Captured in Black and White:
A History of Civil War Photography

From 1862 to 1865, Alexander Gardner and a small team of crack photographers set out to document the major events of America's Civil War. Working under extremely difficult field conditions with trying technical methods, they produced a series of original photographs which stand as a landmark in both the history of the United States and the history of photography. The most important events of this great conflict exist in original photographic images of great critical acclaim, thanks to the dedication of Gardner and his men.

One hundred photographs were selected by Gardner for his book. Gardner, a Scot who had edited a newspaper in Edinburgh, came to run Mathew Brady's Washington photography studio in 1860. Using the top technology of his time, Gardner and his men created two volumes of individual, handmade albumen prints in 1866, using glass negatives exposed in the field at tremendous hardship.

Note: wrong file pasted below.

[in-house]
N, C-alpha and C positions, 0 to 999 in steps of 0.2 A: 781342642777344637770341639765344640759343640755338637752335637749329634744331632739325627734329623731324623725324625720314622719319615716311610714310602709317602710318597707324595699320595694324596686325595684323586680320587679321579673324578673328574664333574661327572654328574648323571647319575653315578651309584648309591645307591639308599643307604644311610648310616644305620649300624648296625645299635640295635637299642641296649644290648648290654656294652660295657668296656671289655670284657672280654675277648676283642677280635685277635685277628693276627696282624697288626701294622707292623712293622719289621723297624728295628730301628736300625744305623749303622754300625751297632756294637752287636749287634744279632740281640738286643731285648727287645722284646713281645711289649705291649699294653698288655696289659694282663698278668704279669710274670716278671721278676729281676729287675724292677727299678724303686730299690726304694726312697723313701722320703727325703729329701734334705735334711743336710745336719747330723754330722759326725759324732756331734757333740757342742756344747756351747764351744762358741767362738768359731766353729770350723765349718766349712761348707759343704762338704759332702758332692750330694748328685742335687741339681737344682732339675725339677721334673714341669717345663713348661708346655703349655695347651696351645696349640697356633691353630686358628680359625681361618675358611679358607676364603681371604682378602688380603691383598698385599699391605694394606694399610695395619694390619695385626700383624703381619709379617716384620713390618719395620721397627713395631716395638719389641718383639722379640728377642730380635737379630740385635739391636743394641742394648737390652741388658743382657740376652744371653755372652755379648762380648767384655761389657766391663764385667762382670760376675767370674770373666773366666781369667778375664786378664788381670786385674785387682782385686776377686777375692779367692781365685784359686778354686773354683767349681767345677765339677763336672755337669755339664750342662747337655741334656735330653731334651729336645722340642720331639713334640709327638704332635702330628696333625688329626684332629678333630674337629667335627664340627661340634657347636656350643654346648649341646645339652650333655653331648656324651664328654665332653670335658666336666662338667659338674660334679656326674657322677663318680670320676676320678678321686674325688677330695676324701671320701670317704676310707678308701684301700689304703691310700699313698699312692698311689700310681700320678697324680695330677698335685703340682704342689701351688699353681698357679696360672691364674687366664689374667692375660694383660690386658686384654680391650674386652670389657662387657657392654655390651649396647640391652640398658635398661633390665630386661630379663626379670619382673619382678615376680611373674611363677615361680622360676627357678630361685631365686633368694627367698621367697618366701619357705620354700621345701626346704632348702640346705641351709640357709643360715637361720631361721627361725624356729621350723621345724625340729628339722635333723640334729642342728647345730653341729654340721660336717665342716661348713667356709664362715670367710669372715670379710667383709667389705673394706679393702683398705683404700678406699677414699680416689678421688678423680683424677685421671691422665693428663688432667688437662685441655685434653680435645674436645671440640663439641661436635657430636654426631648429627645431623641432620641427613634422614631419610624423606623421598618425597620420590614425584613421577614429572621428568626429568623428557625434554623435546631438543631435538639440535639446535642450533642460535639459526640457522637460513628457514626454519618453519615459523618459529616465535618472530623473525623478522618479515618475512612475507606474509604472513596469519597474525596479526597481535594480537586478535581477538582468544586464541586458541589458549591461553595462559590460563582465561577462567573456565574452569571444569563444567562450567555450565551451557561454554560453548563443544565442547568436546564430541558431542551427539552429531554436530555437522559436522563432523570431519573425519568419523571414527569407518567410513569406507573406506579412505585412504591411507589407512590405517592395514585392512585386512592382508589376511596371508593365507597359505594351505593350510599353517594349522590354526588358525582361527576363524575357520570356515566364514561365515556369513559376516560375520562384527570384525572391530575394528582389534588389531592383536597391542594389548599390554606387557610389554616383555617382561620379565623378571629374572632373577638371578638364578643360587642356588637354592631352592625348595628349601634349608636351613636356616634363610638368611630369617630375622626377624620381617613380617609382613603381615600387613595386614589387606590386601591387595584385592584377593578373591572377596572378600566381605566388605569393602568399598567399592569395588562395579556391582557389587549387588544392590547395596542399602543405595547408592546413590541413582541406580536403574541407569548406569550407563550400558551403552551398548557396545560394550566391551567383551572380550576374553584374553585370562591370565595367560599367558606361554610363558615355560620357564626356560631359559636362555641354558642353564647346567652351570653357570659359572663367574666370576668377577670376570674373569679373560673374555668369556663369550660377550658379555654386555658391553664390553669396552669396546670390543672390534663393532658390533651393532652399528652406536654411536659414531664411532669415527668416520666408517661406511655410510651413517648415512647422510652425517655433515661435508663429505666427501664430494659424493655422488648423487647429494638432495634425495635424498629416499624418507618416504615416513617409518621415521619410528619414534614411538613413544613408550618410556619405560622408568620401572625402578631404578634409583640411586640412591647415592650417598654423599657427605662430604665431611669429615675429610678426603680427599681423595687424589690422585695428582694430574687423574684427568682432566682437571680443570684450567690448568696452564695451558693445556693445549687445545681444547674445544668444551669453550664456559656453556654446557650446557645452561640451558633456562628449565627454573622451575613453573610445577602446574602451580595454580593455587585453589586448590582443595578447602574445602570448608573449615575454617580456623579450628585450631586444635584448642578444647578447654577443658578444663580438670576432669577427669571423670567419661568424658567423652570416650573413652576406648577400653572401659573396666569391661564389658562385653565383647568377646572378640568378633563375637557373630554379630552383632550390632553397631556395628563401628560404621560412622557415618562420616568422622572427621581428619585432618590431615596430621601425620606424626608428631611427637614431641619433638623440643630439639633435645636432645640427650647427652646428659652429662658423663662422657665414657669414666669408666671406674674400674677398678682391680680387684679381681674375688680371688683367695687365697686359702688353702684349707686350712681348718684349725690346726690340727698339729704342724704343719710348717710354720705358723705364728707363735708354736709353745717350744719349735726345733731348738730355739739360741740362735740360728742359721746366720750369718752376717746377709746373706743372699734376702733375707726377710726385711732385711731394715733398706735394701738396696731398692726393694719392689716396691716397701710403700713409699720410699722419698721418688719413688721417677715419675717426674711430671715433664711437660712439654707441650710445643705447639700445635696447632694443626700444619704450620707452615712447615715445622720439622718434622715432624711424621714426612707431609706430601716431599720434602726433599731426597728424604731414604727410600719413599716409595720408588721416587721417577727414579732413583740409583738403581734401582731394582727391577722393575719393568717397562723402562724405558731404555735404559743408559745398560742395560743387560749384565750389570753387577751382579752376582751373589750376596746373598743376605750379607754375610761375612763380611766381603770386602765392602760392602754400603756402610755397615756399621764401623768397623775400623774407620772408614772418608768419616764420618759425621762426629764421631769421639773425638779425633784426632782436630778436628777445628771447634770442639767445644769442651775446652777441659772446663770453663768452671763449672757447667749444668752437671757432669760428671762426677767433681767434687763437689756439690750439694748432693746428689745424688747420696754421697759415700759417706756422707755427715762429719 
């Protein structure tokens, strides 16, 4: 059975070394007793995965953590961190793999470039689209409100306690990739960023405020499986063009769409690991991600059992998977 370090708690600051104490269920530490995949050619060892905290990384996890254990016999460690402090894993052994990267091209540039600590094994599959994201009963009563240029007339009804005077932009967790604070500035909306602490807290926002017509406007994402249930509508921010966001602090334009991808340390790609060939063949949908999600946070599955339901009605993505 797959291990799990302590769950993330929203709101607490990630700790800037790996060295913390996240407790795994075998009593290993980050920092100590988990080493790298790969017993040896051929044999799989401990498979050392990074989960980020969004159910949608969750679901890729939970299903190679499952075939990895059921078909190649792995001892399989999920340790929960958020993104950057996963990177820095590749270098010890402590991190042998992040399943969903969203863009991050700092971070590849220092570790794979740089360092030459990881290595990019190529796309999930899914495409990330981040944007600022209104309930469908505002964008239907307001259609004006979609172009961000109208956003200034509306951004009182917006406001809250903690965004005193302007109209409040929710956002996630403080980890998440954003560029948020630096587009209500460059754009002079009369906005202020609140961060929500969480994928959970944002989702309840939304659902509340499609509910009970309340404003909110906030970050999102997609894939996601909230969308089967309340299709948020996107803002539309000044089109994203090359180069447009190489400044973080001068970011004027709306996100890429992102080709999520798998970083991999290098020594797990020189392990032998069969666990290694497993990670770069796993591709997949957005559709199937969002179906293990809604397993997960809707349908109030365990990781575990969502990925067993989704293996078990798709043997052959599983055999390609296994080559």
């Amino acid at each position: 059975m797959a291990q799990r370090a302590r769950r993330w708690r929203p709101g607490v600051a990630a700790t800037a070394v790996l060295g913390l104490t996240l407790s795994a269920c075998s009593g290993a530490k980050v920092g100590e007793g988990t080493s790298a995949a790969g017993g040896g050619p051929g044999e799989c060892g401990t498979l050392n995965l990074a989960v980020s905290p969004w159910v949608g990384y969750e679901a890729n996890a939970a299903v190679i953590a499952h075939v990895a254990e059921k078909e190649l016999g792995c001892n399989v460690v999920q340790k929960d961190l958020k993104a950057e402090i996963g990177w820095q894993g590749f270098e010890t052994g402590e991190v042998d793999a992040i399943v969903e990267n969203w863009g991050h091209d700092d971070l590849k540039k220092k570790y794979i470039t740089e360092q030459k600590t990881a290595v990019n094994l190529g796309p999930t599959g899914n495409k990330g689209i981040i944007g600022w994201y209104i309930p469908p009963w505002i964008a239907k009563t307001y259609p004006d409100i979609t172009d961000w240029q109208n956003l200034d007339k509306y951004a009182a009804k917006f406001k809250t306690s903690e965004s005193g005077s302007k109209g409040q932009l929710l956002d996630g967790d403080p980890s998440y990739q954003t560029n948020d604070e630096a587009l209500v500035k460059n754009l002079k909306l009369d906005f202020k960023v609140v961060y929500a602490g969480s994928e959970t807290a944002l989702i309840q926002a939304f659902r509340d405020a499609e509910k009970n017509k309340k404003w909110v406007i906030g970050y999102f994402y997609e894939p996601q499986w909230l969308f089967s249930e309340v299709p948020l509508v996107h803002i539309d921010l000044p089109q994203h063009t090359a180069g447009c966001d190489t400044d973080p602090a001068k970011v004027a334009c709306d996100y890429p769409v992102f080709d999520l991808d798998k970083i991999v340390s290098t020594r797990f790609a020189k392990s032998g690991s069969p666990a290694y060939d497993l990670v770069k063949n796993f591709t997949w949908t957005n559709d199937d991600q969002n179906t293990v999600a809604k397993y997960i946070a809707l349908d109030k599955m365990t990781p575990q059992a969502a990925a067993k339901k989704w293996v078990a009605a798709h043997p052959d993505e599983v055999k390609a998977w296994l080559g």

Produced in 1866 in a two volume album of photographs (possibly as many 125 were created at that time*), many of these amazing images have not been available for purchase in many years. Recently deaccessioned from the venerable New York Historical Society after over 100 years of ownership, individual original photographs from Alexander Gardner's Photographic Sketchbook of the War (Washington, D.C.: 1866) are now available for the first time in recent memory.

Carole Thompson Fine Photographs has purchased the complete two volume album and is offering the individual prints for acquisition. Prices range from $2,000 to $6,500, depending on the condition and the individual fame of the images.

*A reproduction of the complete book of photographs is available in most public libraries. (Gardner's Photographic Sketchbook of the Civil War; New York: Dover Publications, Inc., 1959. ISBN: 0-486-22731-6)

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